Normally, Protestantism, however, absolutely legitimated the state as a divine institution and hence violence as a means. Protestantism, especially, legitimated the authoritarian state. Luther relieved the individual of the ethical responsibility for war and transferred it to the authorities. To obey the authorities in matters other than those of faith could never constitute guilt. Calvinism in turn knew principled violence as a means of defending the faith; thus Calvinism knew the crusade, which was for Islam an element of life from the beginning. One sees that it is by no means a modern disbelief born from the hero worship of the Renaissance which poses the problem of political ethics. All religions have wrestled with it, with highly differing success, and after what has been said it could not be otherwise. It is the specific means of legitimate violence as such in the hand of human associations which determines the peculiarity of all ethical problems of politics.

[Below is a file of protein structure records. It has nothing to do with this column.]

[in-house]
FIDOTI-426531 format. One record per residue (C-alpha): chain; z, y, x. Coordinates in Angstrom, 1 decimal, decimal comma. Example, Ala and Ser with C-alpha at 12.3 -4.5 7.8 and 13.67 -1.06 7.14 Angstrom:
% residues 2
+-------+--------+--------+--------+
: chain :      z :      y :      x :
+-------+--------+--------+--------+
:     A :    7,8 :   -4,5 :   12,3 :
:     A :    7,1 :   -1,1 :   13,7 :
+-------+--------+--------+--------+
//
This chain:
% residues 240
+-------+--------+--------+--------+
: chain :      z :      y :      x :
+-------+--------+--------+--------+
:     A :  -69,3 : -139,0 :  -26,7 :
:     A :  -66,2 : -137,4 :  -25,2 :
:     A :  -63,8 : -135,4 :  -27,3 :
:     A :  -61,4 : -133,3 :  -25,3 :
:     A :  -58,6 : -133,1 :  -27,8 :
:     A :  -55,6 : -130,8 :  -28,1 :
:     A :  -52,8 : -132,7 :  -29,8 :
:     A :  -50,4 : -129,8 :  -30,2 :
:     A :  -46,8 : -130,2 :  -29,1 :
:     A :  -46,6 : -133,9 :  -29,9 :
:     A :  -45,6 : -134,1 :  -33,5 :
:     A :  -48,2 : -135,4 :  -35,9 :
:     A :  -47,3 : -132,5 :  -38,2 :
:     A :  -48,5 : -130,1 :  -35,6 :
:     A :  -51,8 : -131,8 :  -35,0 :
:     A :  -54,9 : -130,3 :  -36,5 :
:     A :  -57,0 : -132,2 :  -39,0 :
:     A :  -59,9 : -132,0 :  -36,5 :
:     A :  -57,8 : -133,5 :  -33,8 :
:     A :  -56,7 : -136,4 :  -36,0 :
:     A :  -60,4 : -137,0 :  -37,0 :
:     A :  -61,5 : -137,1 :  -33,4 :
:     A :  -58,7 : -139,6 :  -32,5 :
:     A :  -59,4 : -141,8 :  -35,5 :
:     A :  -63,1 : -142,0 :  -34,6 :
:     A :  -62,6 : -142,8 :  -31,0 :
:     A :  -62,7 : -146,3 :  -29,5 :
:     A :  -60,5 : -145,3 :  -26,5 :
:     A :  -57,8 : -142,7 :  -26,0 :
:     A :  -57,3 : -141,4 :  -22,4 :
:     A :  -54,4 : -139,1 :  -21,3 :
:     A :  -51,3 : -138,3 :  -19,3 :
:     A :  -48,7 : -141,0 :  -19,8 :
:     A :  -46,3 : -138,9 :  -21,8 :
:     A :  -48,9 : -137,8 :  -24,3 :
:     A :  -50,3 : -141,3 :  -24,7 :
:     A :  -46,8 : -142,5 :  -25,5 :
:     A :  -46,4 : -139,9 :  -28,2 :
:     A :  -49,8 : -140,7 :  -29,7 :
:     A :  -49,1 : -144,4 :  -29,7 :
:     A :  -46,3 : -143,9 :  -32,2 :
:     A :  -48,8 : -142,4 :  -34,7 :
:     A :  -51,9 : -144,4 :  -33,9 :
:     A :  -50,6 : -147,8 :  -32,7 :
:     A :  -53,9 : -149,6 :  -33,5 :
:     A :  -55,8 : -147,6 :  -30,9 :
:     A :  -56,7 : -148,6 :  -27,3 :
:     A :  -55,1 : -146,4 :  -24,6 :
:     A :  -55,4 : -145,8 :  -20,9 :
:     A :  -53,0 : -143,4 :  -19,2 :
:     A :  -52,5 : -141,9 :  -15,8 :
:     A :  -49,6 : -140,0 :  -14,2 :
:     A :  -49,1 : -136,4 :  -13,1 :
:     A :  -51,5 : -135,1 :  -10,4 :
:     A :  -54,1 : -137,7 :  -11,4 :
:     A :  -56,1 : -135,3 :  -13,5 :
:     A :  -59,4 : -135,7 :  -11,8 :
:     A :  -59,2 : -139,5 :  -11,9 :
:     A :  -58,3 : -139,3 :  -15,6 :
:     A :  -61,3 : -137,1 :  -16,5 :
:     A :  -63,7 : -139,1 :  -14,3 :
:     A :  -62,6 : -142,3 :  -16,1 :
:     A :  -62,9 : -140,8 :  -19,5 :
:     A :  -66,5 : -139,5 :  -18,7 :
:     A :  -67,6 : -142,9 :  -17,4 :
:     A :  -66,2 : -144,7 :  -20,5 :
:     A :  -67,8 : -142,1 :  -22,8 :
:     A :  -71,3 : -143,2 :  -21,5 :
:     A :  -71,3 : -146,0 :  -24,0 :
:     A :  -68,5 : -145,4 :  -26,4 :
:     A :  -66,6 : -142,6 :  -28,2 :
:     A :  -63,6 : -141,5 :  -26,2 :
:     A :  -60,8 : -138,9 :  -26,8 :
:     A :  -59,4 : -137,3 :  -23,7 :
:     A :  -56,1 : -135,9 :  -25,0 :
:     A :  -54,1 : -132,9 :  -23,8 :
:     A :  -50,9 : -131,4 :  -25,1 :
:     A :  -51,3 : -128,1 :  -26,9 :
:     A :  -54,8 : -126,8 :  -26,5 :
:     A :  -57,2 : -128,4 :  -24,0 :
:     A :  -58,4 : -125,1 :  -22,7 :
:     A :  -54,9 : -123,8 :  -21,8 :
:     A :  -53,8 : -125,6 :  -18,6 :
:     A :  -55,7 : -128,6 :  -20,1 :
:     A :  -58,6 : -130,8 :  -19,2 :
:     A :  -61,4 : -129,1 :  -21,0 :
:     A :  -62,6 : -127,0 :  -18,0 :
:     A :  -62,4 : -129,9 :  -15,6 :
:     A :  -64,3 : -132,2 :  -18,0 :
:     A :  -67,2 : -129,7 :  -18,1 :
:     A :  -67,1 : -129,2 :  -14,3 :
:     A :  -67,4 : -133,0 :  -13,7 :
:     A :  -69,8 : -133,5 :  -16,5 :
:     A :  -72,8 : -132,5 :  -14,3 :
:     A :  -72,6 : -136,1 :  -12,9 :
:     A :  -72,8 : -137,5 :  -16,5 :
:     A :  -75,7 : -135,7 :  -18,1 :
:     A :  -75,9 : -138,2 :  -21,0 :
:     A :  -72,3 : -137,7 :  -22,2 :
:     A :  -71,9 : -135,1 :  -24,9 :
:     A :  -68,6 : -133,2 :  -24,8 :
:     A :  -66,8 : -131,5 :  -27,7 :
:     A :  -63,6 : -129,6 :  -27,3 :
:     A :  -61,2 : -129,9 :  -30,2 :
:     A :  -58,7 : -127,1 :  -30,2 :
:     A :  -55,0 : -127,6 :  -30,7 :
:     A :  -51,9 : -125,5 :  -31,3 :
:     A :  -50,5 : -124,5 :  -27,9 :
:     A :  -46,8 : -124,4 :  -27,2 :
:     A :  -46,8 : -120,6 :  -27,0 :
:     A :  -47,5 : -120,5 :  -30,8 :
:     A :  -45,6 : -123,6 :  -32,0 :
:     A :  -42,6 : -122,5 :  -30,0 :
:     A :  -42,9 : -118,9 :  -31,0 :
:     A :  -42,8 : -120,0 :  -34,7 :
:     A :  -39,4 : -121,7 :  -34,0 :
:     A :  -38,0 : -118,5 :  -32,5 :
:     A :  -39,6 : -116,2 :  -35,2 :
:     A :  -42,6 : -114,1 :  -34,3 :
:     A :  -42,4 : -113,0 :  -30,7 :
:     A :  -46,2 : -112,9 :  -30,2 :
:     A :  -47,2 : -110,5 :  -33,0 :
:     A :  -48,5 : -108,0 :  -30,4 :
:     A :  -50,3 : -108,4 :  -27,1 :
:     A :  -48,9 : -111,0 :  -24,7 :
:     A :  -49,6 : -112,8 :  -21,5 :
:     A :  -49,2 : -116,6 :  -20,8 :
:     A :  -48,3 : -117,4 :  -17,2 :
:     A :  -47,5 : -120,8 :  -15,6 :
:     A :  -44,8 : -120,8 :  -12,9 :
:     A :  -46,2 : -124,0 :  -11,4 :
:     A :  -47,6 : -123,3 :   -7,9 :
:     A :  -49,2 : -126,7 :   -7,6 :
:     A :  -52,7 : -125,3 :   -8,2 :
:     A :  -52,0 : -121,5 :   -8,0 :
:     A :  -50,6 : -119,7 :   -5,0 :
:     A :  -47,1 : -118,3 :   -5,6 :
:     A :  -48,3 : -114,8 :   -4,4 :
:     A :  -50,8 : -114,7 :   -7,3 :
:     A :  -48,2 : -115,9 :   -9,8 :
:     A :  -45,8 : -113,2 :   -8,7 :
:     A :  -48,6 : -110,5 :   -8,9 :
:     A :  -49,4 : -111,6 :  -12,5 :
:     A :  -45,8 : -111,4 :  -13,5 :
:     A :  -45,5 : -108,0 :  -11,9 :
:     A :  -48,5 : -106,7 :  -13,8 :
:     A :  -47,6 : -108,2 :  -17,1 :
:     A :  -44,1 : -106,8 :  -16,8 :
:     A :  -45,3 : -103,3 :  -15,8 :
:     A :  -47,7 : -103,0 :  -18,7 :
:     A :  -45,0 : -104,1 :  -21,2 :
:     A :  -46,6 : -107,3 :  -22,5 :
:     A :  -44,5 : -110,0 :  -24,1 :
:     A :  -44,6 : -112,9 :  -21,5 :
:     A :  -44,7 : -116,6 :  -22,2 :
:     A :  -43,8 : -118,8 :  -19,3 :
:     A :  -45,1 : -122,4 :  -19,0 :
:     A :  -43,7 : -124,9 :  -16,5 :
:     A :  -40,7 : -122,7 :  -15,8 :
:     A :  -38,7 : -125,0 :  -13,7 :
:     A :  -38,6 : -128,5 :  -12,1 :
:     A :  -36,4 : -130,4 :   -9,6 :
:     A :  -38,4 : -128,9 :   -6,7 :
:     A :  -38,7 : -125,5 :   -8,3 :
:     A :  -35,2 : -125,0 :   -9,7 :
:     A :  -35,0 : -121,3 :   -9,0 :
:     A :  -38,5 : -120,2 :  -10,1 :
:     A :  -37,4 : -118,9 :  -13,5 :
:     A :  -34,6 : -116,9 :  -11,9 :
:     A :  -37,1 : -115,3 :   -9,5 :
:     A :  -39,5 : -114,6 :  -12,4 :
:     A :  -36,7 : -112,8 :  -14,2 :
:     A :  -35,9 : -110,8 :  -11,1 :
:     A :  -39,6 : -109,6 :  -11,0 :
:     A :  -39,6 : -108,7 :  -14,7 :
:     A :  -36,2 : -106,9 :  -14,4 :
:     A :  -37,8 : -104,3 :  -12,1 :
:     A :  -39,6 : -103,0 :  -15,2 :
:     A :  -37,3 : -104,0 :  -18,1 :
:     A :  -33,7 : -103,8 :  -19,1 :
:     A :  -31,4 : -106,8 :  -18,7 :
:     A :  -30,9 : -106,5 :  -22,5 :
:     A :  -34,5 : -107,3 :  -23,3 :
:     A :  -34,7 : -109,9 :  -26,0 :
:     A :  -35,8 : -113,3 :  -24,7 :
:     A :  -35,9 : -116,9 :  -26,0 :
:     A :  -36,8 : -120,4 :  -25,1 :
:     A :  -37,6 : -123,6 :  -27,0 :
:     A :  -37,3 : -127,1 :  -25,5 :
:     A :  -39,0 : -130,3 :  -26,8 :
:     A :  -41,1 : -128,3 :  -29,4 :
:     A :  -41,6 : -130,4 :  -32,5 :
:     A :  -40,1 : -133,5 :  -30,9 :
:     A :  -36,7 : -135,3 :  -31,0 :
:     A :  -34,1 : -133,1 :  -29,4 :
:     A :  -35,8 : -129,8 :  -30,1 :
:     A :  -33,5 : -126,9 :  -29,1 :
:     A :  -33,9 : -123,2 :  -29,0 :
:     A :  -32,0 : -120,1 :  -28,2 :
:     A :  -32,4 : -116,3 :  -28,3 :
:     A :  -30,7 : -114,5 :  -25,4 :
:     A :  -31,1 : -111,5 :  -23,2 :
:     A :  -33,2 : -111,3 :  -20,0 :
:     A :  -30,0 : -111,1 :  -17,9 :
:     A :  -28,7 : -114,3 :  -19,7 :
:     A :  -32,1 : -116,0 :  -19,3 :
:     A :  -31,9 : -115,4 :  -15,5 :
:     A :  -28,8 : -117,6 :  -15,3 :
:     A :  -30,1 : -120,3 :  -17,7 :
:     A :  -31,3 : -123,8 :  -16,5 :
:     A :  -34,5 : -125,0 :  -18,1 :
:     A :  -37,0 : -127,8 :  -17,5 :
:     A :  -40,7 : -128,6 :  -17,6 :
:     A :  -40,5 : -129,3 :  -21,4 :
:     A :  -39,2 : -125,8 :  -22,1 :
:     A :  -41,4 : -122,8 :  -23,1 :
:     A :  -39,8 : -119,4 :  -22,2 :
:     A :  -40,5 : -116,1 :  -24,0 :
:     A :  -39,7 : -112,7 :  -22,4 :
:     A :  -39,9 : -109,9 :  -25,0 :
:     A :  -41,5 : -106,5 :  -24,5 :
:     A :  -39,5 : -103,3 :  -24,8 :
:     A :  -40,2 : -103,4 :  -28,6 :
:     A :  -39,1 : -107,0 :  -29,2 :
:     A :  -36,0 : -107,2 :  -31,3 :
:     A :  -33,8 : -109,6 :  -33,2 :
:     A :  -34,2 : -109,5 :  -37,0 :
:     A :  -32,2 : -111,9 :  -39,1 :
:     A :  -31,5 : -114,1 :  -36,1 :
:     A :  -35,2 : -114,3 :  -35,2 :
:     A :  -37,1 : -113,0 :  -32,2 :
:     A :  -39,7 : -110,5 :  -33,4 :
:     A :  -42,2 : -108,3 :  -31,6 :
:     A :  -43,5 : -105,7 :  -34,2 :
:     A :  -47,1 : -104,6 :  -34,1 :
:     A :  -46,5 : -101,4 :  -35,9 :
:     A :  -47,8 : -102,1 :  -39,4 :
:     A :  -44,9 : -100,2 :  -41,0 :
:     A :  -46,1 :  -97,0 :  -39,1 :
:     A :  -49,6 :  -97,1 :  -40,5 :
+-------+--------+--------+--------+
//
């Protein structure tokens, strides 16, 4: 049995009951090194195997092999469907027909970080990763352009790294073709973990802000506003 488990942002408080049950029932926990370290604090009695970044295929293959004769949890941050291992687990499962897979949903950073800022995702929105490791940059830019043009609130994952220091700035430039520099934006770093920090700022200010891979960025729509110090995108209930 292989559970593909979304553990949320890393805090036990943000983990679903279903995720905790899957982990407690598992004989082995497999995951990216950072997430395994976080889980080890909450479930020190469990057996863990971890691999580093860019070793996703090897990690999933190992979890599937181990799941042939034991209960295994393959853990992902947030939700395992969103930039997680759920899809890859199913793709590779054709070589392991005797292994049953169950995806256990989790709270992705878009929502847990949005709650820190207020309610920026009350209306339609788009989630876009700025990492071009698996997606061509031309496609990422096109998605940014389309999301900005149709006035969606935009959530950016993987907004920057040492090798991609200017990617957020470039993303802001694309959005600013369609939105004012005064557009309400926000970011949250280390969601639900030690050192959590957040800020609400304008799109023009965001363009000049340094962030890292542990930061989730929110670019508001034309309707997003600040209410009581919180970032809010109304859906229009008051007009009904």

Whosoever contracts with violent means for whatever ends–and every politician does–is exposed to its specific consequences. This holds especially for the crusader, religious and revolutionary alike. Let us confidently take the present as an example. He who wants to establish absolute justice on earth by force requires a following, a human ‘machine.’ He must hold out the necessary internal and external premiums, heavenly or worldly reward, to this ‘machine’ or else the machine will not function. Under the conditions of the modern class struggle, the internal premiums consist of the satisfying of hatred and the craving for revenge; above all, resentment and the need for pseudo-ethical self-right-eousness: the opponents must be slandered and accused of heresy. The external rewards are adventure, victory, booty, power, and spoils. The leader and his success are completely dependent upon the functioning of his machine and hence not on his own motives. Therefore he also depends upon whether or not the premiums can be permanently granted to the following, that is, to the Red Guard, the informers, the agitators, whom he needs. What he actually attains under the conditions of his work is therefore not in his hand, but is prescribed to him by the following’s motives, which, if viewed ethically, are predominantly base. The following can be harnessed only so long as an honest belief in his person and his cause inspires at least part of the following, probably never on earth even the majority. This belief, even when subjectively sincere, is in a very great number of cases really no more than an ethical ‘legitimation’ of cravings for revenge, power, booty, and spoils. We shall not be deceived about this by verbiage; the materialist interpretation of history is no cab to be taken at will; it does not stop short of the promoters of revolutions. Emotional revolutionism is followed by the traditionalist routine of everyday life; the crusading leader and the faith itself fade away, or, what is even more effective, the faith becomes part of the conventional phraseology of political Philistines and banausic technicians. This development is especially rapid with struggles of faith because they are usually led or inspired by genuine leaders, that is, prophets of revolution. For here, as with every leader’s machine, one of the conditions for success is the depersonalization and routinization, in short, the psychic proletarianization, in the interests of discipline. After coming to power the following of a crusader usually degenerates very easily into a quite common stratum of spoilsmen.